New York: The head of Manpower Inc, one of the world’s largest employment services companies, said its quarterly US hiring survey is not sending recessionary signals at this time.
Manpower’s hiring survey turned sharply lower before the two most recent US recessions, but it is not sending any such signals yet, although a slight downward trend in hiring bears watching, said Jeff Joerres, ceo.
A decline in the US housing market and multi-billion-dollar write-offs of investments in subprime mortgages have led to concerns that the US might dip into a recession.
Manpower, which on 11 December released its quarterly employment outlook, said 22% of US employers plan to boost hiring in the first quarter, while 12% plan to cut staff and 60% saw no change.
Its seasonally-adjusted employment outlook -- which subtracts those cutting jobs from those who are hiring -- was at 17, down from 18 in the fourth quarter and 19 a year ago.
“What companies are saying in the US is ‘I still see demand for my products and services. Of course i’m going to be careful, but I need to hire some people.’ That is not what we were seeing in 2001 going into 2002,” Joerres said.
“Clearly we’re going to see some continued sour news coming out of the housing market and the subprime issue, so if hiring continues it might be able to fend some of that off, and if hiring goes down in a severe way, it points to something very different.”
Both in 1991, and 2001 when the US fell into recession, the Manpower hiring outlook fell abruptly. But with emerging markets performing well and playing a bigger role in the world economy, it’s harder to predict how the next US downturn will play out, he said.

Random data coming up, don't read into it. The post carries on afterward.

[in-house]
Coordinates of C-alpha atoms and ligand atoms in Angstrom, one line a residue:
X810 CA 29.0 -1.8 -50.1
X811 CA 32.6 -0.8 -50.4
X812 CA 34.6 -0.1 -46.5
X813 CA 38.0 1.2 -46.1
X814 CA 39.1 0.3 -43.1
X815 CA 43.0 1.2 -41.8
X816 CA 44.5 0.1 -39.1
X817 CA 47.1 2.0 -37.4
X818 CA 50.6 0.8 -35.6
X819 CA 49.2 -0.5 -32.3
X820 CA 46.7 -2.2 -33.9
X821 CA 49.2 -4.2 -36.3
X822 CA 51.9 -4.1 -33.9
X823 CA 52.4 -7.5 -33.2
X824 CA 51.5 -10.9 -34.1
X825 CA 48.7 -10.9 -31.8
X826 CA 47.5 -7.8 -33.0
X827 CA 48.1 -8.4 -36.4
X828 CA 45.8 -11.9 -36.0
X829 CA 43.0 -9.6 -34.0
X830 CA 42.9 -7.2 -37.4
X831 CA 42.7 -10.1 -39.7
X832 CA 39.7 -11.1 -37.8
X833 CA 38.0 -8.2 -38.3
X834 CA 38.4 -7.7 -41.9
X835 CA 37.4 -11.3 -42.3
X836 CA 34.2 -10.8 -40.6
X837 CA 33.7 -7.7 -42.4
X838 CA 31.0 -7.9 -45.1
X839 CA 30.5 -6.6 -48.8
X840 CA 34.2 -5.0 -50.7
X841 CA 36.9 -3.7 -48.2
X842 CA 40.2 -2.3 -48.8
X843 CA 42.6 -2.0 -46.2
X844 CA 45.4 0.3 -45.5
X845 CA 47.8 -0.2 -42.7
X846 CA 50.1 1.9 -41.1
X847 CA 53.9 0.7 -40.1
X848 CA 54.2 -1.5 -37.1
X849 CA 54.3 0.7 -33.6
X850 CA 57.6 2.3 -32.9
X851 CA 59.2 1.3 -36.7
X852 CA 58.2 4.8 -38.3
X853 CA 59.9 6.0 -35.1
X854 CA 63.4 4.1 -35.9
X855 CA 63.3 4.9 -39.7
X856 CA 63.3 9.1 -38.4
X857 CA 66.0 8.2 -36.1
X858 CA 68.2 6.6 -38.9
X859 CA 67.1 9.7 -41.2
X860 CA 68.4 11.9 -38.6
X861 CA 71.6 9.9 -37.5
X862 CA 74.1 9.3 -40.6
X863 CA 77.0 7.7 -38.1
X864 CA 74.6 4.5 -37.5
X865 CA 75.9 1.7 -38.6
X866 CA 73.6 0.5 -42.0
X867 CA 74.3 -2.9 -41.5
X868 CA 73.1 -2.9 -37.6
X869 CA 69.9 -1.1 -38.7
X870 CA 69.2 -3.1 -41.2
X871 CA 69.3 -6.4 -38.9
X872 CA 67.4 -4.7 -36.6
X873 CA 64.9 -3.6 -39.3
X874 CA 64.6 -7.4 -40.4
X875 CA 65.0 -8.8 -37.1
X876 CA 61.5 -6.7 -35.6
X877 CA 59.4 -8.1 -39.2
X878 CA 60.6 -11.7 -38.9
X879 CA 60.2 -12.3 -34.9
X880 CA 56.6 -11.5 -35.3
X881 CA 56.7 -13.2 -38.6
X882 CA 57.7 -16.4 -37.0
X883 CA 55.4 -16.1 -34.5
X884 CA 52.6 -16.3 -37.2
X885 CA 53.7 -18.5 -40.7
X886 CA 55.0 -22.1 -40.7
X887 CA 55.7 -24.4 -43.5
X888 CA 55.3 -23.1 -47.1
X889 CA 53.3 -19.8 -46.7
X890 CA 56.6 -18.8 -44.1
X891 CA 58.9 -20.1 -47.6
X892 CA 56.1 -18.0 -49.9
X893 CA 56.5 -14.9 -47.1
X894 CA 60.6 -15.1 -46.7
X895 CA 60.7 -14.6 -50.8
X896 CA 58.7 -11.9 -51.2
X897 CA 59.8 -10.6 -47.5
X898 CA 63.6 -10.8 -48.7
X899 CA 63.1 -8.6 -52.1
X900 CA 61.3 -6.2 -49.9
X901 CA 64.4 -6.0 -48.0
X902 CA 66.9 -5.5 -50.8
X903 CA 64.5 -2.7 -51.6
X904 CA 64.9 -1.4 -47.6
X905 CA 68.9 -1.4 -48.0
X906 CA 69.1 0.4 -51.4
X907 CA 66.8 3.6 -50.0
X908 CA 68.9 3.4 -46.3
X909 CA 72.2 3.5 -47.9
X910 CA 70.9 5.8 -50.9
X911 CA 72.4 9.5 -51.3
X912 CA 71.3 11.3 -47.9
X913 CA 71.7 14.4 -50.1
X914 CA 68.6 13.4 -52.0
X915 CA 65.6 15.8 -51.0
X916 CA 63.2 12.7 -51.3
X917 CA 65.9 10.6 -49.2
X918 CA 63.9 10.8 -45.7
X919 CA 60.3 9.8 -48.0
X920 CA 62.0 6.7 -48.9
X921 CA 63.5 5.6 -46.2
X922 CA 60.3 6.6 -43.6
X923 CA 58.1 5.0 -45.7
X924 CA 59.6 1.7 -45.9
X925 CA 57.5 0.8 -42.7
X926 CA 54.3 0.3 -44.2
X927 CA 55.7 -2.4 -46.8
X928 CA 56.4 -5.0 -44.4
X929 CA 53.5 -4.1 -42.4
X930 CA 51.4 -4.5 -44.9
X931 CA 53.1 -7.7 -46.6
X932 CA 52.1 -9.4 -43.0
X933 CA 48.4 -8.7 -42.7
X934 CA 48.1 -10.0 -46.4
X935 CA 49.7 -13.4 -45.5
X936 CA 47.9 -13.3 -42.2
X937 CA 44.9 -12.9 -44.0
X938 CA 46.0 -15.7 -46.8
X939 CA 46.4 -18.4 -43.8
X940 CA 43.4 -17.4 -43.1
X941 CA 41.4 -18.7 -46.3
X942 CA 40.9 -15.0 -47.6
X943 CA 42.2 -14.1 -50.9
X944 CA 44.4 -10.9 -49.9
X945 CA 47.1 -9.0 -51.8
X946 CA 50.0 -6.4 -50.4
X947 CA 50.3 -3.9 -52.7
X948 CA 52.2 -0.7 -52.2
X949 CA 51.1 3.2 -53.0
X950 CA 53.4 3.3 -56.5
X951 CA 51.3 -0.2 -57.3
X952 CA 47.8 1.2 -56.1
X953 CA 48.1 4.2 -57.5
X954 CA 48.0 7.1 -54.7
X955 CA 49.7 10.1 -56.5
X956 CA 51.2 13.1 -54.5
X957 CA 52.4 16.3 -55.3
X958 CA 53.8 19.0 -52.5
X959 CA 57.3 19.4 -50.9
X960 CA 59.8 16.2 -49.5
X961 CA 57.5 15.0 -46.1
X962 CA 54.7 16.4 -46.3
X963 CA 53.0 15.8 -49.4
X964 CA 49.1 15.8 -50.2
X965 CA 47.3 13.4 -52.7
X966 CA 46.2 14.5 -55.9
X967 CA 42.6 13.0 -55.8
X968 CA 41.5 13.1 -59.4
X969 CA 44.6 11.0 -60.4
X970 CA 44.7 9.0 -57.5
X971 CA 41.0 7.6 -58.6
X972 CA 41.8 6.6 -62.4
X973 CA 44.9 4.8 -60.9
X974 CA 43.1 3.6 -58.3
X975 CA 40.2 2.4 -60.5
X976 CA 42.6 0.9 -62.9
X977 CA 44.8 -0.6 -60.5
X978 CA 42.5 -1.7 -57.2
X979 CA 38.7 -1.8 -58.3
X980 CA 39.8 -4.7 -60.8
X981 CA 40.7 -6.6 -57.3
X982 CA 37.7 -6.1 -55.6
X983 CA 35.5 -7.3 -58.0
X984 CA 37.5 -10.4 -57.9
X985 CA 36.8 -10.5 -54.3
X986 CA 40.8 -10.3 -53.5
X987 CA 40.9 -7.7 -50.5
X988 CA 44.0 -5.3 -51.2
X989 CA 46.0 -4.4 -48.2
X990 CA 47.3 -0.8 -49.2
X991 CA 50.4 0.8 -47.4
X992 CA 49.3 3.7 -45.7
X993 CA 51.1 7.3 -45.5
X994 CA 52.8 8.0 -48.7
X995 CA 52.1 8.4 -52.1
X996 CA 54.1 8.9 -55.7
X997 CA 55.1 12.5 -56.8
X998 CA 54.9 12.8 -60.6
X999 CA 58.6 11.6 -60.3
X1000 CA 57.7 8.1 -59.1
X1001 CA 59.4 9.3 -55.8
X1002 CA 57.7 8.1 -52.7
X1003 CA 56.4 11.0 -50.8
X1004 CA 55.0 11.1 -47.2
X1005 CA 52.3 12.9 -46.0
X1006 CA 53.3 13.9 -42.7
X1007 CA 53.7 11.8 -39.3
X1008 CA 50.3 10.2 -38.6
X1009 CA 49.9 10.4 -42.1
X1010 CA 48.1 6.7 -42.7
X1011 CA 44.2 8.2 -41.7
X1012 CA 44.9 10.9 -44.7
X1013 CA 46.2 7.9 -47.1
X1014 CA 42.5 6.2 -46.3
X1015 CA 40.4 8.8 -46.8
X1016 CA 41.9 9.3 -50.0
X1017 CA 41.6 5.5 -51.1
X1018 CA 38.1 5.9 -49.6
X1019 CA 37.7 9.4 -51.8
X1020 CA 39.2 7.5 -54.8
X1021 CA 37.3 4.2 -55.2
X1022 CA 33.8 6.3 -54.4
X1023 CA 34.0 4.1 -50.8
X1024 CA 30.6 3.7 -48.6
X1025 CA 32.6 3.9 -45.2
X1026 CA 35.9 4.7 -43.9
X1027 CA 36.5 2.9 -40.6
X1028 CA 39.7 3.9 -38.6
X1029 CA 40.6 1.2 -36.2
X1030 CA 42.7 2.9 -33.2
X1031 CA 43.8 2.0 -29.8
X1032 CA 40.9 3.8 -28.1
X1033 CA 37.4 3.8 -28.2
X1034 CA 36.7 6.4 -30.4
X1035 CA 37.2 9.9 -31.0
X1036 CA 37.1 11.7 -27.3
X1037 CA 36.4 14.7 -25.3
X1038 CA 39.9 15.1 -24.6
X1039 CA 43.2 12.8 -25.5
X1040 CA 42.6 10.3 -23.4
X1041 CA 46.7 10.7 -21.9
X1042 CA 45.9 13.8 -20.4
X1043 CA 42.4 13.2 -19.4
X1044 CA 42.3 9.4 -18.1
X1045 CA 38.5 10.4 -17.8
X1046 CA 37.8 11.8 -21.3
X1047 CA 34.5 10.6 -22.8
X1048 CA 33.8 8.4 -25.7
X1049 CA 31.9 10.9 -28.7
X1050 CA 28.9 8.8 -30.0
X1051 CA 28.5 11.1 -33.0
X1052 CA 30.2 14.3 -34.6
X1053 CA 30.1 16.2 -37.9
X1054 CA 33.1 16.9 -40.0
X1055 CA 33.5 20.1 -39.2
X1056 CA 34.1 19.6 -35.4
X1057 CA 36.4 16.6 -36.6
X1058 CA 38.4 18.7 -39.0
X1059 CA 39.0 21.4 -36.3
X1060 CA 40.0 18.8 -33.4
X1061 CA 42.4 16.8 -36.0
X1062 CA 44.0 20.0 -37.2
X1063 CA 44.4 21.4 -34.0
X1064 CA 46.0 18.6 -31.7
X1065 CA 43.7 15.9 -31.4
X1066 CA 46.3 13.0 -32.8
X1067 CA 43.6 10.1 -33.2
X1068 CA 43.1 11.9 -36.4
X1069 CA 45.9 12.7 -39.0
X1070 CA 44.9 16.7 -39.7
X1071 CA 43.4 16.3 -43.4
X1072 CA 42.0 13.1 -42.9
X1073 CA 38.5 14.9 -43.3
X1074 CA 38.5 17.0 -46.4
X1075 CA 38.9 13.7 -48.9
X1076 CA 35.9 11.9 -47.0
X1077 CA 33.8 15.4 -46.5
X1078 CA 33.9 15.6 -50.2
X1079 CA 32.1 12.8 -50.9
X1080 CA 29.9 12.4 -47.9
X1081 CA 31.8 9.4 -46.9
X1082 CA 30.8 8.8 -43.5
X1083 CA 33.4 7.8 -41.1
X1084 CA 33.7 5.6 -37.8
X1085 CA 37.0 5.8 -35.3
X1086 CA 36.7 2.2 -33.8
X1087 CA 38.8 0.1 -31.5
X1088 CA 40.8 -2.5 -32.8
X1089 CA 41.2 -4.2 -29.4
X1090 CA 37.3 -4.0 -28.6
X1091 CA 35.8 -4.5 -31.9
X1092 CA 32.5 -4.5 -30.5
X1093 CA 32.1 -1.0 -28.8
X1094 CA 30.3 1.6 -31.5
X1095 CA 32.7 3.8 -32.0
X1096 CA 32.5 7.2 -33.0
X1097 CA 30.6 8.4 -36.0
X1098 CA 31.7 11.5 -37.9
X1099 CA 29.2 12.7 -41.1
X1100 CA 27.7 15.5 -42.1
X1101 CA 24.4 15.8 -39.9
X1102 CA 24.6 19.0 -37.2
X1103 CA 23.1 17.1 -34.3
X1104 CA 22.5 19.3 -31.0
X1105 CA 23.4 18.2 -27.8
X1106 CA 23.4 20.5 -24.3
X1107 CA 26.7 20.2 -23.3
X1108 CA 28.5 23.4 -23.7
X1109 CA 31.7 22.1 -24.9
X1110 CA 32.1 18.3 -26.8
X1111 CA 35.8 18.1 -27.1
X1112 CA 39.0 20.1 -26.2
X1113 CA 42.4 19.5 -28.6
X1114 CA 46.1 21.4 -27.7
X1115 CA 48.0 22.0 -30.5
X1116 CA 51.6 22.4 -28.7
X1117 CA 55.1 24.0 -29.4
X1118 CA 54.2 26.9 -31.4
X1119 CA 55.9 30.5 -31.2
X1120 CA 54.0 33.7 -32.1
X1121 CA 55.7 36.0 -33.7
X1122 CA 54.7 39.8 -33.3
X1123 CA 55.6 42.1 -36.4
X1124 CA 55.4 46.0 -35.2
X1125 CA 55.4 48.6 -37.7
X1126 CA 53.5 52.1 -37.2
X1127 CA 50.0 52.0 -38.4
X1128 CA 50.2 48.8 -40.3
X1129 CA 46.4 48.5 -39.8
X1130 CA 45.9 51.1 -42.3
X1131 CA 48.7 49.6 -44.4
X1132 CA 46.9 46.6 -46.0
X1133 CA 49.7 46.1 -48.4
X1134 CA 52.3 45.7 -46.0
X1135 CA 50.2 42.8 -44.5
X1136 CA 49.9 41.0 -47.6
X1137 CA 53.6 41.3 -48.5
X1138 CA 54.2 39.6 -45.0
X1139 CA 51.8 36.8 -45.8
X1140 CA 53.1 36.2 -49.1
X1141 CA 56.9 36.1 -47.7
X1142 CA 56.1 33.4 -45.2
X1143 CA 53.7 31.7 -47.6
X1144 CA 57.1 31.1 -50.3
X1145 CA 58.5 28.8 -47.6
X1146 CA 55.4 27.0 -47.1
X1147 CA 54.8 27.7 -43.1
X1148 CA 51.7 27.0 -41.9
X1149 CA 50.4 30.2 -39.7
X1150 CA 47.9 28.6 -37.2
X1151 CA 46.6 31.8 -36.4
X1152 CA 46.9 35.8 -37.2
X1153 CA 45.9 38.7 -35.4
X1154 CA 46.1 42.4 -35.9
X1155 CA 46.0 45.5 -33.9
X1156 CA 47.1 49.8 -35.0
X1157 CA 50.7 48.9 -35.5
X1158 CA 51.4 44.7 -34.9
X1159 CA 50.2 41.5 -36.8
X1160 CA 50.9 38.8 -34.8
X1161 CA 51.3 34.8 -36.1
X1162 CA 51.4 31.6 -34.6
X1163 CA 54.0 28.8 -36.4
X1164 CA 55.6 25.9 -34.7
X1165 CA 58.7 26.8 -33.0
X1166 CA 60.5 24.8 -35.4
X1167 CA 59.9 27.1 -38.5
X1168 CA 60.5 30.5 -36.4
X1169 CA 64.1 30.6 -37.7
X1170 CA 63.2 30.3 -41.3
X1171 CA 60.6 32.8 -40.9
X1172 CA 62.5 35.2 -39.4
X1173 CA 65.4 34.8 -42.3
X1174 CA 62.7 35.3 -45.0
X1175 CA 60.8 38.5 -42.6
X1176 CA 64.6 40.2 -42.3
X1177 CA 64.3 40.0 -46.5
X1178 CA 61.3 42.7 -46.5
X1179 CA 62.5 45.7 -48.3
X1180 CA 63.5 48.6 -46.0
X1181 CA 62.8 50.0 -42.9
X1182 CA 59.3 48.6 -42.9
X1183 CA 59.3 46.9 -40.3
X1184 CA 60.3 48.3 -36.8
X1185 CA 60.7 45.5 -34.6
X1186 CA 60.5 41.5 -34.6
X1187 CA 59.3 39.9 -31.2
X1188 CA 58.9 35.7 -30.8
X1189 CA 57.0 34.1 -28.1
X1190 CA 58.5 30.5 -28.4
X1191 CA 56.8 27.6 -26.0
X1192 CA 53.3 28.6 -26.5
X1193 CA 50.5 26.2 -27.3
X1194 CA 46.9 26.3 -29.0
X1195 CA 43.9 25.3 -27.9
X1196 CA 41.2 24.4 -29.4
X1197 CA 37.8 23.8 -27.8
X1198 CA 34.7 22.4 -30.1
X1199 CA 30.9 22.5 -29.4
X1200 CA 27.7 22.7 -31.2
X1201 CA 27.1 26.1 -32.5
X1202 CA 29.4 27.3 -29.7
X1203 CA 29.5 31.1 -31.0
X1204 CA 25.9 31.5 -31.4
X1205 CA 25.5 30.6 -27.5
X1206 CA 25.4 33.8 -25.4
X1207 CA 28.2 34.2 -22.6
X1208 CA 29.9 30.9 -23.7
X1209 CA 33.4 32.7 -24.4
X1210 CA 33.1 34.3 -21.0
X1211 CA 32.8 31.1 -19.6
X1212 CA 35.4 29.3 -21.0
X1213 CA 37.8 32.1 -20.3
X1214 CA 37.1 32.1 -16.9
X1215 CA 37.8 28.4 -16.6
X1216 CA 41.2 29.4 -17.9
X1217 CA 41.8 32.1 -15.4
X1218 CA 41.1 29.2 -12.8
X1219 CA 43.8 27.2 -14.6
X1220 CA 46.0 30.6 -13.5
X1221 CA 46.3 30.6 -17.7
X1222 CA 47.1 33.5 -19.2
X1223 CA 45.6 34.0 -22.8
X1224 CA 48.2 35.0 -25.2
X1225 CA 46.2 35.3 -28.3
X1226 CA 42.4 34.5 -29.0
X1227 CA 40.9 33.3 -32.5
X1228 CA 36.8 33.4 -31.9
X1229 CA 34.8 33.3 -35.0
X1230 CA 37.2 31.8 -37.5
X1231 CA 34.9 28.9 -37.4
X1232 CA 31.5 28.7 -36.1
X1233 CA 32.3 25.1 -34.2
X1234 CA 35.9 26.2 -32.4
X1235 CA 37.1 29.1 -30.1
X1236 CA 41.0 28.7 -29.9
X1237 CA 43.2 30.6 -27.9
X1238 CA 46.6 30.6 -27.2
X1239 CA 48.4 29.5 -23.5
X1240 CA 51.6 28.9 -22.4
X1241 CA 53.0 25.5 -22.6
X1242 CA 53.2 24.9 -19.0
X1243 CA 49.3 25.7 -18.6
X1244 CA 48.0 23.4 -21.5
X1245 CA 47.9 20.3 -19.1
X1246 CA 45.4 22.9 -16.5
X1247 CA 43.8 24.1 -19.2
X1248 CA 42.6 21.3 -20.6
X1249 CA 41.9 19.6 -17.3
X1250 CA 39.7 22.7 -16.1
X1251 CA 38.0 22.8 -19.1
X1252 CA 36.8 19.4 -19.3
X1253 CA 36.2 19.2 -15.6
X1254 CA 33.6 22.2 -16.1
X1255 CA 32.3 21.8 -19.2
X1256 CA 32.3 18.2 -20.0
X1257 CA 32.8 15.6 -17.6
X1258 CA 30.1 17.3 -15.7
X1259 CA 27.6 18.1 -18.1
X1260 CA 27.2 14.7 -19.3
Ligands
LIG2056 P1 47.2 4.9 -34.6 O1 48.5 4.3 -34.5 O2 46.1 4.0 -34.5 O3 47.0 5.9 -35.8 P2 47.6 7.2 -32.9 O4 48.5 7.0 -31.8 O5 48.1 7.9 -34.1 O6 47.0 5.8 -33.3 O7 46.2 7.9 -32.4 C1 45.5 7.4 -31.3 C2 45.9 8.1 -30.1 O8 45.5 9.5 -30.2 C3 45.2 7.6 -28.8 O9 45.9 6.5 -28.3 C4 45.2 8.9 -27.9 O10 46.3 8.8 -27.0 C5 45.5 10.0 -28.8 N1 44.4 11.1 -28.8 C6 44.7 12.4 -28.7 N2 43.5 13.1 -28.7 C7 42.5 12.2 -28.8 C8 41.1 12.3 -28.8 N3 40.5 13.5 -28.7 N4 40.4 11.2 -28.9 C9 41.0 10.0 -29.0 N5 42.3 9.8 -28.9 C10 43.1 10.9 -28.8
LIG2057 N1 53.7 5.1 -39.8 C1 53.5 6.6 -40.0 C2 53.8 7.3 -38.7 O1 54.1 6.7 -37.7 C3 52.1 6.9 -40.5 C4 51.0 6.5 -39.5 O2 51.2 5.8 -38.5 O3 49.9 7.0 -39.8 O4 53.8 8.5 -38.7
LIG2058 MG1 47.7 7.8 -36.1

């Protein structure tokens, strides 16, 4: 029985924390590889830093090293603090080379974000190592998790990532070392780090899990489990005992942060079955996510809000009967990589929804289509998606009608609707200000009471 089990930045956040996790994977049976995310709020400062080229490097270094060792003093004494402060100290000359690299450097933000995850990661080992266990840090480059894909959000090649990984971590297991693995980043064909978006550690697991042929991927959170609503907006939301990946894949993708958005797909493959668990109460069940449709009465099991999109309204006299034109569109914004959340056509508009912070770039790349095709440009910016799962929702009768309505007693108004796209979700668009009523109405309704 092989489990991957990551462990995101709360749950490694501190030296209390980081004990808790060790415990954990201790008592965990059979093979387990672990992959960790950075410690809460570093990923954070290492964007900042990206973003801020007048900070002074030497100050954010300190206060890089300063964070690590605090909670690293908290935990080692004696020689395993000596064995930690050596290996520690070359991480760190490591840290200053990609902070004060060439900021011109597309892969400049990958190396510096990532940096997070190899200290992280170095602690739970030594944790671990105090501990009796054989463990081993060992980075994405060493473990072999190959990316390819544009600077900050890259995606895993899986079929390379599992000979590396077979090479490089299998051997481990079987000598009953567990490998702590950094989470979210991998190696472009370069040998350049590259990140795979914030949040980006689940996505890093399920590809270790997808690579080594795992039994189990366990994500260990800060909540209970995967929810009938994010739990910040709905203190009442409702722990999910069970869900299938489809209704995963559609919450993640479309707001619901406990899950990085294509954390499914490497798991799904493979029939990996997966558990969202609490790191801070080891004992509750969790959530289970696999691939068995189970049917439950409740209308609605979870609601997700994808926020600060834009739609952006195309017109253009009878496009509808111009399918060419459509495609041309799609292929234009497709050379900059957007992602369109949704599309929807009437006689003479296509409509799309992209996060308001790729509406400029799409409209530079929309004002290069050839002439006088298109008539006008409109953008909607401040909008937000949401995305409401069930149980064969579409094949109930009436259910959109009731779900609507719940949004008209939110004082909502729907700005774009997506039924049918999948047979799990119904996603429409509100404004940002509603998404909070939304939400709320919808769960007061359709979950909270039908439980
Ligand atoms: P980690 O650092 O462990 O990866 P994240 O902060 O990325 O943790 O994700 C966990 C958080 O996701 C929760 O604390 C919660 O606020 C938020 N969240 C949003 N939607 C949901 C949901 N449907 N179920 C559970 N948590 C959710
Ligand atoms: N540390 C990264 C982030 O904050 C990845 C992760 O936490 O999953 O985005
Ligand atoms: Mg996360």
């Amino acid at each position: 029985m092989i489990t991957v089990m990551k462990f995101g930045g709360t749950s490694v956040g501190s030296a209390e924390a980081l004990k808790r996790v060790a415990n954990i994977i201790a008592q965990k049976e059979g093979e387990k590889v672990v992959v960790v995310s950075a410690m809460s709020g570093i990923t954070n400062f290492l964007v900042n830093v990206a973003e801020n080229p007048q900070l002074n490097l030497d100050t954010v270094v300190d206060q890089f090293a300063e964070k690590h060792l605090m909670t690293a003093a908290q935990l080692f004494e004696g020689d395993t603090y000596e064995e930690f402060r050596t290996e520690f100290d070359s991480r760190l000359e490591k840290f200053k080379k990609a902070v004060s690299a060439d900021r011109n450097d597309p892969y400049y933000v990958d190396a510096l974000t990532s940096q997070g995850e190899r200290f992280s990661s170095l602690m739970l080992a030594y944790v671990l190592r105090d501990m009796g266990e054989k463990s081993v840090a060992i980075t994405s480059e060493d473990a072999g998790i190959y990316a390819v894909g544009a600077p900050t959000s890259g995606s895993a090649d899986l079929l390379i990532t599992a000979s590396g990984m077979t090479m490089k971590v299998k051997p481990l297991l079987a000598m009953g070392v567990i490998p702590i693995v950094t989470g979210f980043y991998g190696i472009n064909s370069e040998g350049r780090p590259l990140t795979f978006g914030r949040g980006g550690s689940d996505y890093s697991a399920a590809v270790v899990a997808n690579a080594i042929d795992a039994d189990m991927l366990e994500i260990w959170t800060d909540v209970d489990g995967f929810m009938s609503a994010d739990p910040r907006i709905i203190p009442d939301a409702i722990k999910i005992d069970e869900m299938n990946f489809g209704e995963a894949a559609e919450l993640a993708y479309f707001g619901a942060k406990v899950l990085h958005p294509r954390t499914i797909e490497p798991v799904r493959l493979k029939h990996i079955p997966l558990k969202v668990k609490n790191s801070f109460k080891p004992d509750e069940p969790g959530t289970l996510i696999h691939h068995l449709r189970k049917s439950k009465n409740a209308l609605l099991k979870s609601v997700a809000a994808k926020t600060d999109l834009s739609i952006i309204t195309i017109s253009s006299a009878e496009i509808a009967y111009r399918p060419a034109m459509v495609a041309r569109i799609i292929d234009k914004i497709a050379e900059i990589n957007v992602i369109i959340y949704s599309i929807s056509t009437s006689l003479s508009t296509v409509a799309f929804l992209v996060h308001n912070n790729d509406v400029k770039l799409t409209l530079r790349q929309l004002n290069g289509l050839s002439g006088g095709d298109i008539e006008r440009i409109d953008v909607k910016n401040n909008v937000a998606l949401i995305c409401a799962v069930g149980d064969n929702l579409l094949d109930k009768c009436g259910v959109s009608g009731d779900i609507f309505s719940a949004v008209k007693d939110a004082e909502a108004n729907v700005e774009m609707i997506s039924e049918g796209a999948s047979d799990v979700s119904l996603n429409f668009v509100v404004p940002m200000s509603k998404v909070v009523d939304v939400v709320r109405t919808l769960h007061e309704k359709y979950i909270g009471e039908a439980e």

Recent government data indicates slower jobs growth but no sharp decline. Last week, the Department of Labor said the US economy added 94,000 jobs outside the farm sector in November, slightly more than expected.
Joerres said: “The Manpower survey, which dates back to 1962, has been a strong predictor of US job market trends, so the second quarter Manpower survey, due 11 March, may prove to be a turning point.”
The survey does not predict a number but it does predict a macro trend, which says, “you’re clearly going to see some positive job gains in the first three months of 2008”, he said, adding, if it starts to go down a little bit more, you really have a downward pointing trendline, but right now it’s a gradual slope.
US mining and services sectors reported the most optimistic hiring outlook, while slower hiring is seen in construction and education. The finance, real estate and insurance industries reported a weaker outlook.
“The Northeast is really hit the hardest,” Joerres said. “Part of that is what you’re seeing from the credit crunch, but it doesn’t seem at this point to have really affected the demand for products and services in other industries.”
The US Federal Reserve is widely expected to further cut interest rates on 11 December in a bid to prevent the housing slump from dragging down the broader economy.